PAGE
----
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Did The World Cup Display Why Facebook Wanted To Buy Snapchat?

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Last November, Facebook (NASDAQ: FB) reportedly offered $3 billion to acquire Snapchat.

The offer was puzzling on two fronts. First, why would Snapchat (which was only two years old at the time) turn down a bucket of cash? Big exits are hard to come by, and Snapchat -- an app of the moment -- threw it away on the hopes of an IPO.

Second, why would Facebook offer such a large amount of money for an unproven app? At the time, Facebook had yet to announce its plans to spend $2 billion to acquire Oculus VR and $19 billion to acquire WhatsApp. If the Snapchat offer had come later, $3 billion might not have sounded like much money. After this Sunday's World Cup Final spectacle, Facebook might wish it had offered more.

Related Link: PMDTechnologies' VR Concept Could Make Facebook Wildly Successful

Banking On The World's Biggest Sporting Event

Snapchat on Sunday added a feature that allowed users in Rio, the host site for the World Cup, to add photos and videos to a special "Our Story" collection. Our Story is a group-sharing feature that grabs posts from multiple users, which are compiled together for one massive Snapchat that lasts 24 hours.

According to Mashable, the Rio media could be accessed by any Snapchat user (in any country) by clicking on the "Rio Live" account that was automatically added to the contacts of all users.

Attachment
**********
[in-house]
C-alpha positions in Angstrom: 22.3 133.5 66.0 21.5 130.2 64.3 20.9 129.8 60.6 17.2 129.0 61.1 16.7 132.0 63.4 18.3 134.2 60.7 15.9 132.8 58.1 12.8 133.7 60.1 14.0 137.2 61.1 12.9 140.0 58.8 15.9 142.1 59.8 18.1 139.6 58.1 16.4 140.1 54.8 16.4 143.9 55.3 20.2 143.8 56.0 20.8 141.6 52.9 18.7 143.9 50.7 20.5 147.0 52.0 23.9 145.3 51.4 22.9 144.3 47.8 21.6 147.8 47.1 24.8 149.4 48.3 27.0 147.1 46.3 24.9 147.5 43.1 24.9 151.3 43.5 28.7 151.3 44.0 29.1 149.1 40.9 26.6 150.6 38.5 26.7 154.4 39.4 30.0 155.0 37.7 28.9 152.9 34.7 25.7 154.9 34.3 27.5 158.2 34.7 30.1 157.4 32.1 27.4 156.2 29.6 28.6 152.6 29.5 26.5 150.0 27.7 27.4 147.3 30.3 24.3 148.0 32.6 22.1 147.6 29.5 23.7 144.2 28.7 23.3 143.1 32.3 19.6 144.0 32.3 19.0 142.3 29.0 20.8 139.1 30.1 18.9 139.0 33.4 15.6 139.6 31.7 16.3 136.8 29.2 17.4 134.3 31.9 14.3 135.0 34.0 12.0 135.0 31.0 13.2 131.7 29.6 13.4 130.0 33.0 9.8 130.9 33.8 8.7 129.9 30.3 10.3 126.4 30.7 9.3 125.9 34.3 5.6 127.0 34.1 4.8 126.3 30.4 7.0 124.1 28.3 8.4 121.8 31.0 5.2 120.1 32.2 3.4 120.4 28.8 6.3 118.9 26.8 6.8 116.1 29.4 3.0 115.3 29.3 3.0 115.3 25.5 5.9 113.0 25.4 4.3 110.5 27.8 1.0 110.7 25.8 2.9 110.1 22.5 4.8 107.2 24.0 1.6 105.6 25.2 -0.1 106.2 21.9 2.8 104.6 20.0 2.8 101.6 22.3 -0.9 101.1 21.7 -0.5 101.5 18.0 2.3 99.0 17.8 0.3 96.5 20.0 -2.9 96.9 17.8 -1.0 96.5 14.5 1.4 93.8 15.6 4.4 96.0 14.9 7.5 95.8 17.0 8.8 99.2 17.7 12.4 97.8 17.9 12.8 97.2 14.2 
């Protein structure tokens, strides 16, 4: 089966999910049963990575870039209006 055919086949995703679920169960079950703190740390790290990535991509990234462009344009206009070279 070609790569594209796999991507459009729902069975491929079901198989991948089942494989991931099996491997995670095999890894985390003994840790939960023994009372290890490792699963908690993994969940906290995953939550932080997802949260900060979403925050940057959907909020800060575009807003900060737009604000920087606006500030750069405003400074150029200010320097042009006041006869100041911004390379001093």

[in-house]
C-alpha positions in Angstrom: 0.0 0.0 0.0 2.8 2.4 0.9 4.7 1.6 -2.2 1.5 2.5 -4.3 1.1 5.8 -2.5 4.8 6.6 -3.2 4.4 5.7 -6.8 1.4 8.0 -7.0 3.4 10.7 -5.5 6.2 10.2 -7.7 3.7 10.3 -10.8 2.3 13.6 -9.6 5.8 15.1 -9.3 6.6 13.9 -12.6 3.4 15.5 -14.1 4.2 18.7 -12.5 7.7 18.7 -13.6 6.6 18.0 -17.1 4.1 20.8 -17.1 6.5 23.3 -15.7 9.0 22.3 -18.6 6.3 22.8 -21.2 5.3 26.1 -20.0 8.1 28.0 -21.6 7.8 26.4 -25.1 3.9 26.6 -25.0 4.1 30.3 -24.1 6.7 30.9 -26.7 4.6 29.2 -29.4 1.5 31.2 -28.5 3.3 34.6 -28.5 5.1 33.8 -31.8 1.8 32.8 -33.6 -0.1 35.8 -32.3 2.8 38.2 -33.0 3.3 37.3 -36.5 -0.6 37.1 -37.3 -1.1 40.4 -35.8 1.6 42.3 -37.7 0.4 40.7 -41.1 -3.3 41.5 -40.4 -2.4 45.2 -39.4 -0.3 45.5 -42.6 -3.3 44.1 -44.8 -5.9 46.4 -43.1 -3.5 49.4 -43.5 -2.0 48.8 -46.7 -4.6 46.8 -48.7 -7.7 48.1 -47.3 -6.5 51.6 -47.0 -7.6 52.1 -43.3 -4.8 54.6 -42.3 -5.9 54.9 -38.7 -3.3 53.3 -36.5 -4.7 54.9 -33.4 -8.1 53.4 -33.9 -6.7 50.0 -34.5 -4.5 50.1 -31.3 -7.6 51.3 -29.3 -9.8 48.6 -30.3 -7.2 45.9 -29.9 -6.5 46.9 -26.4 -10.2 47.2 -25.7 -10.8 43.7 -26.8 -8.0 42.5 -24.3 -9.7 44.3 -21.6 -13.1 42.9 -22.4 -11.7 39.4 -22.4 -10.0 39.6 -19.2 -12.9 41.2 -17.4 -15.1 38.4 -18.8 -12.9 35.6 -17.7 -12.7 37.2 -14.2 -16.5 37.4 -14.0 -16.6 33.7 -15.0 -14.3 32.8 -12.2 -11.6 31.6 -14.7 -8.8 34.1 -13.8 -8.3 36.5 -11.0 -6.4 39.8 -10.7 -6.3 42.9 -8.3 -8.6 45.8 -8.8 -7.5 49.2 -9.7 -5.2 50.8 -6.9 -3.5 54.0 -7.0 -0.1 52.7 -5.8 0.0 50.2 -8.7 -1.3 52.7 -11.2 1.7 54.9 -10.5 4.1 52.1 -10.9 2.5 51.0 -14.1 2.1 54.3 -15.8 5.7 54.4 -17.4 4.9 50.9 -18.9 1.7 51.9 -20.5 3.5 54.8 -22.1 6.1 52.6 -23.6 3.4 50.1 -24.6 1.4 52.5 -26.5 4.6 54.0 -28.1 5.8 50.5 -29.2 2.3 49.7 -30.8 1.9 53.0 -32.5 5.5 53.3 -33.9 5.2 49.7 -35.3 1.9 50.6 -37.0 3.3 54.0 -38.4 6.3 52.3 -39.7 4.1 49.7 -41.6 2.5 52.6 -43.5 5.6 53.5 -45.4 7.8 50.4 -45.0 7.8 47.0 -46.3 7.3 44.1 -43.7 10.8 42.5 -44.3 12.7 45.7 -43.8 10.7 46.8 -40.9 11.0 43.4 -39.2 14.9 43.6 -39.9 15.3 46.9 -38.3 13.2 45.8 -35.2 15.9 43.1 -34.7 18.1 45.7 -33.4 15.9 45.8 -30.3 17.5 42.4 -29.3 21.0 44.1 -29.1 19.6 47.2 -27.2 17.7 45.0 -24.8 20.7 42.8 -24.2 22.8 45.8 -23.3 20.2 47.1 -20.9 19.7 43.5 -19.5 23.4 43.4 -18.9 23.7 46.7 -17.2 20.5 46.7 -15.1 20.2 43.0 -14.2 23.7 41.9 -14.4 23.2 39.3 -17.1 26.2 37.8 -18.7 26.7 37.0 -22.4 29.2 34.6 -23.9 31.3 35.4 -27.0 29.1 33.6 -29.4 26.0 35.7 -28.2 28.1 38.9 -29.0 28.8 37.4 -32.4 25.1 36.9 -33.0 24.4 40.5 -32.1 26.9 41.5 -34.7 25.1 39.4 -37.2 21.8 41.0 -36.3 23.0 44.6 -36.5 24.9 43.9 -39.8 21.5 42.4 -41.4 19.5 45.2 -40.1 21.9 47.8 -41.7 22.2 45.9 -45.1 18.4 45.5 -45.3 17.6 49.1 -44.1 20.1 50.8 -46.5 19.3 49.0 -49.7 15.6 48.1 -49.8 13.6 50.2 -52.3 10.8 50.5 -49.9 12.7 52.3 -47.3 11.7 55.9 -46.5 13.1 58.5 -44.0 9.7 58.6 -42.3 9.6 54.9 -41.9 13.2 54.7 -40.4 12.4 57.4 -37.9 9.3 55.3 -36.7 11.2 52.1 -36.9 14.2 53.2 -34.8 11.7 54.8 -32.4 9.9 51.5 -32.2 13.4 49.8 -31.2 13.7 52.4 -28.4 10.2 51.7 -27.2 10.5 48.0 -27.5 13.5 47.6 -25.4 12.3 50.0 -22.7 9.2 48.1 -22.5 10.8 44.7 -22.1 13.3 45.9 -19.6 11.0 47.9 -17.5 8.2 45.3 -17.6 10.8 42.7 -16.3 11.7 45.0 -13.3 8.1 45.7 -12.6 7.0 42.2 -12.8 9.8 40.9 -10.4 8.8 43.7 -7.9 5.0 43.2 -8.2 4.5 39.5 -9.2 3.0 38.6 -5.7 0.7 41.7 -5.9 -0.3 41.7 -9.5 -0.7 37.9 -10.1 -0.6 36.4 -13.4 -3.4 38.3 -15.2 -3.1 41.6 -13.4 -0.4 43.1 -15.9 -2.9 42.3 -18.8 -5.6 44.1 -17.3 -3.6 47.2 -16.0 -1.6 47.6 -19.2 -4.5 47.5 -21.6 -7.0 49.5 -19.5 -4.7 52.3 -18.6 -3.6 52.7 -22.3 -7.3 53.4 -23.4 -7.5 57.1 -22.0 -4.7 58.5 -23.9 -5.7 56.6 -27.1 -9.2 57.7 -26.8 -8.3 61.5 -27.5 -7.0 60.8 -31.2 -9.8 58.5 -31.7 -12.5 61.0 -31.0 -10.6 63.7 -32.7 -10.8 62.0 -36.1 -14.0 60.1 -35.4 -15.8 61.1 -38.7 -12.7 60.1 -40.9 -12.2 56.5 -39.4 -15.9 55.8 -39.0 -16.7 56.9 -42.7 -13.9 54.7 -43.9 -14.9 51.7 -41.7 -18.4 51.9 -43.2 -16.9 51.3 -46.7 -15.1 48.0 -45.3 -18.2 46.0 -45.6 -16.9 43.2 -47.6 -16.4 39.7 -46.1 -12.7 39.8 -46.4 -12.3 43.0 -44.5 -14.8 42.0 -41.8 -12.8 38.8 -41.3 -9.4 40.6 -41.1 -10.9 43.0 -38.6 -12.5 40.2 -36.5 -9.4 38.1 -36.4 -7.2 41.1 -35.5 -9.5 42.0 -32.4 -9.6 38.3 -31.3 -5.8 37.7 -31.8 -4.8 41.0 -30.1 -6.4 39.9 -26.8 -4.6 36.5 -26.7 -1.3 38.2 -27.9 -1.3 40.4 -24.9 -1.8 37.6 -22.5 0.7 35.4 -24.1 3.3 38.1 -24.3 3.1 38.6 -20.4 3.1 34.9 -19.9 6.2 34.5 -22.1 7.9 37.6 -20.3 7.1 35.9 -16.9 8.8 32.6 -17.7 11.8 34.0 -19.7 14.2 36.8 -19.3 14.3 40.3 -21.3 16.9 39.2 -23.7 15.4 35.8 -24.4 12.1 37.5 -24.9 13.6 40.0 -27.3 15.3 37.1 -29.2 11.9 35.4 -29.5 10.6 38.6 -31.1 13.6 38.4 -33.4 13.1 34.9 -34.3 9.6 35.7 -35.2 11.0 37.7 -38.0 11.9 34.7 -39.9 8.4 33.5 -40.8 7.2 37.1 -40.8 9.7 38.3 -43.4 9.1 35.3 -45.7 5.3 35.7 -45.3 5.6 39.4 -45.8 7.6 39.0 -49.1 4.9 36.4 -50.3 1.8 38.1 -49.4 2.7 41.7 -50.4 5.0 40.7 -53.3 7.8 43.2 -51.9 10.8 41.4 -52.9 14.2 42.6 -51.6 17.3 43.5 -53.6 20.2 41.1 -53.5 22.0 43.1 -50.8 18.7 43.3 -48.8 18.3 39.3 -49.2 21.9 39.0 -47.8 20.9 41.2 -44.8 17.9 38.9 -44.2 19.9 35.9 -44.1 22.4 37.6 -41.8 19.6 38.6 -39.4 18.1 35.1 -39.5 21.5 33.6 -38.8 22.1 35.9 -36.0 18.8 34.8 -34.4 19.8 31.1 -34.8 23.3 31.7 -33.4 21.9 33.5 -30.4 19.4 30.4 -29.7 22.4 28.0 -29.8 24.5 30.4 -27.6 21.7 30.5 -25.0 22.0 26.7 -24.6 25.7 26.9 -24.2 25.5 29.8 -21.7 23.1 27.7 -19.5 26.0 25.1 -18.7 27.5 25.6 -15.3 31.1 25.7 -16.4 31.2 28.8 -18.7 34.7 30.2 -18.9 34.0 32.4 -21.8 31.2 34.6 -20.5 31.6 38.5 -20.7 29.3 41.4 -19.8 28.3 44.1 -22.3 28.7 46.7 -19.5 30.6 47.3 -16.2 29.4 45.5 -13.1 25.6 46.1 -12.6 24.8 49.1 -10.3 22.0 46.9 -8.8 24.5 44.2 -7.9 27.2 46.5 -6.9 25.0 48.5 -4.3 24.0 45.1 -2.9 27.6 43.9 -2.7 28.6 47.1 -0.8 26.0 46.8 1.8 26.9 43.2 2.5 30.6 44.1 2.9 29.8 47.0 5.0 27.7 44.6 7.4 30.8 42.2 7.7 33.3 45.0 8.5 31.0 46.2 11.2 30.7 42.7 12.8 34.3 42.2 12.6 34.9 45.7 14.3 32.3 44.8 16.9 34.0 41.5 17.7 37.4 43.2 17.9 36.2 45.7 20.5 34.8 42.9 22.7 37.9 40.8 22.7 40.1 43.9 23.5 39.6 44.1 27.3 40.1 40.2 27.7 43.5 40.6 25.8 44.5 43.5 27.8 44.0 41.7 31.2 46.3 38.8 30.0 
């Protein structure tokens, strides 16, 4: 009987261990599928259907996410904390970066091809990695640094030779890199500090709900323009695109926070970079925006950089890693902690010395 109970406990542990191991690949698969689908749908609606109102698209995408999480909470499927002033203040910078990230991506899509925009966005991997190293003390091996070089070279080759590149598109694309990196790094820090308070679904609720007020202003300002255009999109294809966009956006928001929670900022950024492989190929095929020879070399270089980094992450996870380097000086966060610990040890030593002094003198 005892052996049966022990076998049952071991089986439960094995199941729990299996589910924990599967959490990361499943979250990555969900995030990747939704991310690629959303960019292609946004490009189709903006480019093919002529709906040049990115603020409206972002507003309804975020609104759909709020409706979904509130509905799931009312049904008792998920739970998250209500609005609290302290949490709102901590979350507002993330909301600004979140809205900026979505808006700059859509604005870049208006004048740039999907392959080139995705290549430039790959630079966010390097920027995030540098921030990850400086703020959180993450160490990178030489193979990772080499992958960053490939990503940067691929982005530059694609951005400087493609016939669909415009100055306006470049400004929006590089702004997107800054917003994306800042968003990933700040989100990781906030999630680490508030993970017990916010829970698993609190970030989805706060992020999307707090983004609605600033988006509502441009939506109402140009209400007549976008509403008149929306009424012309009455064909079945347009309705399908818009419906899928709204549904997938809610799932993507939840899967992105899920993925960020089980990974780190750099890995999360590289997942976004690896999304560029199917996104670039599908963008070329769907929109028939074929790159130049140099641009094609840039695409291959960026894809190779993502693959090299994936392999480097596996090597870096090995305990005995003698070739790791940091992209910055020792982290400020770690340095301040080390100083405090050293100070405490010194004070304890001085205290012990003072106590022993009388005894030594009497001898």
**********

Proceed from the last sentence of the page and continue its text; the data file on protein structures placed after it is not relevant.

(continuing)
This does not appear to be a sponsored feature, but it's not hard to imagine what would happen if organizations or advertisers approached Snapchat. Universal Studios, for example, could have commissioned an Our Story listing for the launch of Diagon Alley (the new Harry Potter expansion). The NFL could use it to promote the Super Bowl, ABC could promote the Oscars, states could attract tourism and so on.

Snapchat may not choose to monetize this feature. Our Story may only be implemented to keep users engaged. But if Snapchat had been acquired by Facebook, the company surely would have taken full advantage of this feature and the ad revenue it could bring.

If this is the reason why Facebook wanted Snapchat, it could be assumed that the opposite is also true. Snapchat knew that it was working on bigger and better things, and may have felt that it would be stronger on its own.

Facebook made a much more aggressive play for WhatsApp. Was it out of fear of rejection? Perhaps -- it would be hard for any company to turn down $19 billion.

Whatever the case, WhatsApp and Facebook are now one. Snapchat remains a competitor, however, and could pose a serious threat if it continues to introduce new and compelling features.

Disclosure: At the time of this writing, Louis Bedigian had no position in the equities mentioned in this report.

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